If, say, one stopped paying attention to Cranky after writing a review of the first issue because it wasn't any good (one had hoped that if one gave a literary journal the visibility of a critique, the editors might make it better), then harping on the second issue because the editors had responded so theatrically to the first critique (the verdict on the second issue: "less awful"), then dissing Cranky whenever one got the chance, as a kind of sport, because provoking the hostility of its editors had become entertaining (but then it became boring, and one put it down and picked up other sports, like snowboarding, and one became so preoccupied by humiliating oneself out in the snow that lately one hasn't felt like treating oneself to the new humiliations of independent literary endeavors), well, it might be time to start paying attention again.

Last week I went to J & S News and spent $56.52. We can all agree that is too much to spend at a newsstand. But it couldn't be helped. The new McSweeney's, $24, was half of it (it's three books bound together with a big magnet, which is hard to resist, plus one of those books is a bunch of short stories by fiction writers using the ideas that F. Scott Fitzgerald jotted down but didn't get to before he died, and if that doesn't sound awesome at least in theory, we like different things), but Cranky, at $9, isn't wildly inexpensive either. Especially for something historically disappointing.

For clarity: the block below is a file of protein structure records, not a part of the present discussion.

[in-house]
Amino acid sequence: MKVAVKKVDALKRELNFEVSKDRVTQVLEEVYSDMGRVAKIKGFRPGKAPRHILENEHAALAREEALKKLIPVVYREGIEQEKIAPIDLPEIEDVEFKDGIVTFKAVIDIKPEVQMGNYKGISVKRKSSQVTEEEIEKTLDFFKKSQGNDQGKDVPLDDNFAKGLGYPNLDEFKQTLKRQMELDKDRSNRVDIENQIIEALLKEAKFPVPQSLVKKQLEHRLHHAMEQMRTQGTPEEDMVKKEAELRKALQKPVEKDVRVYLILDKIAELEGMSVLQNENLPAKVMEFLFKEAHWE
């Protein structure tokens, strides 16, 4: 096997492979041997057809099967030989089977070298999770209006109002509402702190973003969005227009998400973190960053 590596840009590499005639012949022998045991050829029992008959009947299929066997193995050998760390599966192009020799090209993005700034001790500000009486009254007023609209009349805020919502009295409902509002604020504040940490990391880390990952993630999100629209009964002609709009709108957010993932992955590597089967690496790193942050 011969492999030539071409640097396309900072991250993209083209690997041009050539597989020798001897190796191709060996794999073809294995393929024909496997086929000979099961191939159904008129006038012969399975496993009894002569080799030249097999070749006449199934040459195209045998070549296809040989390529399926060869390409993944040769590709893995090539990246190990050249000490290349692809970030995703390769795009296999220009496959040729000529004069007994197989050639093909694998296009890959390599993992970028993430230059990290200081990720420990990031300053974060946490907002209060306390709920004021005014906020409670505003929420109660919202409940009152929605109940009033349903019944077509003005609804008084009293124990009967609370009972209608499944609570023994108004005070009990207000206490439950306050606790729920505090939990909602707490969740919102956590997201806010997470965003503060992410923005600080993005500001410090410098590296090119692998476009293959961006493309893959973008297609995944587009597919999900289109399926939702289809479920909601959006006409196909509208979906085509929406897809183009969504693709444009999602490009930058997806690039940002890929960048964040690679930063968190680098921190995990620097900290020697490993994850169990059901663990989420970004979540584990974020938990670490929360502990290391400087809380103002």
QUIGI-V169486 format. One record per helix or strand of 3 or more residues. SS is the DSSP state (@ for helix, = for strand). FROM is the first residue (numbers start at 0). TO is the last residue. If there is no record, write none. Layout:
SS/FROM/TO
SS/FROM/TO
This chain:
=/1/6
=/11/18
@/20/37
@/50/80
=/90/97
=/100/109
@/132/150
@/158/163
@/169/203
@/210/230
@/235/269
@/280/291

I picked it up, honestly, because of the cover. Something about it is more impressive than before. I showed it to someone familiar with the other issues and he said, "Wow." And did the logo change? And where did these editors come from? There are now five. And could it be? Is the content actually getting better? What is this long story by Norman Lock, "The Bitter and Melancholy Exile of the Mummy," doing in here? Who is this Norman Lock guy anyway? Oh look, Lock's story is followed by a long interview with Lock by John Olson. My god, this stuff is interesting. And these two poems by James Arthur? He's been in Cranky before—he got his MFA at UW—but nice work doing whatever it is that's keeping Arthur in your pages even though his career is taking off elsewhere (the latest: he's accepted a Stegner Fellowship for 2007–2009 and had his first poem in the New Yorker last week).

I e-mailed Cranky's founding editor Amber Curtis to ask: Are you stepping up your game? She replied, "We would probably agree that the overall content continues to get better and better as more people become acquainted with Cranky and our base of submissions increases." She said this latest issue has been on newsstands for two months. And that there was a reading with Lock in January. I wish I'd been paying attention.recommended


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